In Carlisle v. Miller, 275 Ala. 440, 444, 155 So. 2d 689, 691 (1963), the Court observed:

*1180 "The rule in our jurisdiction is that the latitude and extent of cross-examination is a matter which of necessity must rest largely within the sound discretion of the trial court, and unless this discretion is grossly abused the ruling of the trial court will not be overturned. Blount County v. Campbell, 268 Ala. 548, 109 So. 2d 678."

In the present case, it cannot be said that the trial court abused its discretion in limiting the cross-examination. The publication of the 1981 NESC followed the date of the accident by approximately seven years, the date of the installation of the lines in question by fifteen years, and the date of publication of the controlling NESC by twenty years. The subsequent deletion alone of §§ 200(B) and (C), 210, and 211 from the 1981 NESC is not relevant to show that they were not previously controlling.

Finally, we disagree with APCo's contention that the trial court erred to reversal by refusing its requested jury charge 16, which reads as follows:

"16. The plaintiff, George Brooks, originally made a claim against Chicago Pneumatic Equipment Company and William Mitchell, and several other defendants in this case for damages growing out of the accident wherein George Brooks received his injuries. The plaintiff, in consideration of the sum of $225,882.70 released Chicago Pneumatic Equipment Company and William Mitchell and reserved his right to proceed against Alabama Power Company. If you are reasonably satisfied from the evidence that the plaintiff is entitled to recover in this case, then in arriving at the amount of damages to be awarded to the plaintiff you will determine from the evidence the total amount of damages suffered by the plaintiff and then give credit for the amount of $225,882.70, which the plaintiff has already been paid by Chicago Pneumatic Equipment Company, William Mitchell and the United States Fidelity & Guaranty Company, and render a verdict for the plaintiff for the remaining balance."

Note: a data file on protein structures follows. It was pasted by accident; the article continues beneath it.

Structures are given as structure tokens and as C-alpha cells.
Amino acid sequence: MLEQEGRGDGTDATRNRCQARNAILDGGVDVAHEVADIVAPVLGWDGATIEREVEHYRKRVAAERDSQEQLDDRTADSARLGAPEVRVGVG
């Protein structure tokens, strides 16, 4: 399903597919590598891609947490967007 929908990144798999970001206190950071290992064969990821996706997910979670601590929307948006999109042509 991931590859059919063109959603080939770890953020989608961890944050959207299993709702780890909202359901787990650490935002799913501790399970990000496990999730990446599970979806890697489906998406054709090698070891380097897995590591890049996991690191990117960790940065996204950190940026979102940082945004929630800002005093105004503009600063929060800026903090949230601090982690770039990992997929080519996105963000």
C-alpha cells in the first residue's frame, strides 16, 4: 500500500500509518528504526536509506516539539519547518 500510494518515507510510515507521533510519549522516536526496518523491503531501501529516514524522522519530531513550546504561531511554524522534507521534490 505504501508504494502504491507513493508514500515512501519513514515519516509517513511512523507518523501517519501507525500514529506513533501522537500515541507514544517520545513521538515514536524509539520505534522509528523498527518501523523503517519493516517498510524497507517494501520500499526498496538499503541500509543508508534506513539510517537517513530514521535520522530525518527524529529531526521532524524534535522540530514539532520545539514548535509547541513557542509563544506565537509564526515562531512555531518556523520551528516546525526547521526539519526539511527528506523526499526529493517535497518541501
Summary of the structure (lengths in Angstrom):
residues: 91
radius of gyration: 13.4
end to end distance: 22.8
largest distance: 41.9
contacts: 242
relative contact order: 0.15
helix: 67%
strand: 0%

APCo argues that United States Fidelity & Guaranty Company (USF & G), the workmen's compensation insurance carrier of Mitchell-Neely Mining Company, waived its right of reimbursement for benefits previously paid to Brooks under § 25-5-11(a), Ala. Code 1975, as additional consideration for the release of William Mitchell. By an amendment to its answer, APCo pleaded USF & G's waiver of this right as a setoff against a potential verdict and alleged its value to be $13,882.70, reserving the right to prove both at trial.

The trial judge initially charged the jury that they should determine from the evidence the amount of damages suffered by Brooks and then give credit for the amount of $212,000.00, representing the cash settlement of Chicago Pneumatic Equipment Company and William Mitchell. APCo's requested charge, which reflects the waiver of USF & G's right of reimbursement,[6] assessing its value at $13,882.70, was properly refused because it was premature. Valuation of the right of reimbursement in this case required knowledge of both the jury's verdict and Brooks's liability for attorney fees and other litigation expenses. See Fitch v. Insurance Company of North America, 408 So. 2d 1017 (Ala.Civ.App.1981). Moreover,' the responsibility for crediting the verdict in this regard rested with the trial judge after he advised the jury that he would deduct the $212,000.00 from the verdict.[7] This new instruction was in response to a jury question that came after several hours of deliberation and was agreed to by counsel for both APCo and Brooks.

The judgment of the trial court is affirmed.


*1181 TORBERT, C.J., and MADDOX, FAULKNER, BEATTY and ADAMS, JJ., concur.


[1] Chicago Pneumatic Equipment Company and William Mitchell were also named as defendants, but prior to trial settled for $175,000.00 and $37,000.00, respectively.

[2] The trial court credited against the verdict the sum of $212,000.00, which represented the consideration for the case settlements of Chicago Pneumatic Equipment Company and William Mitchell.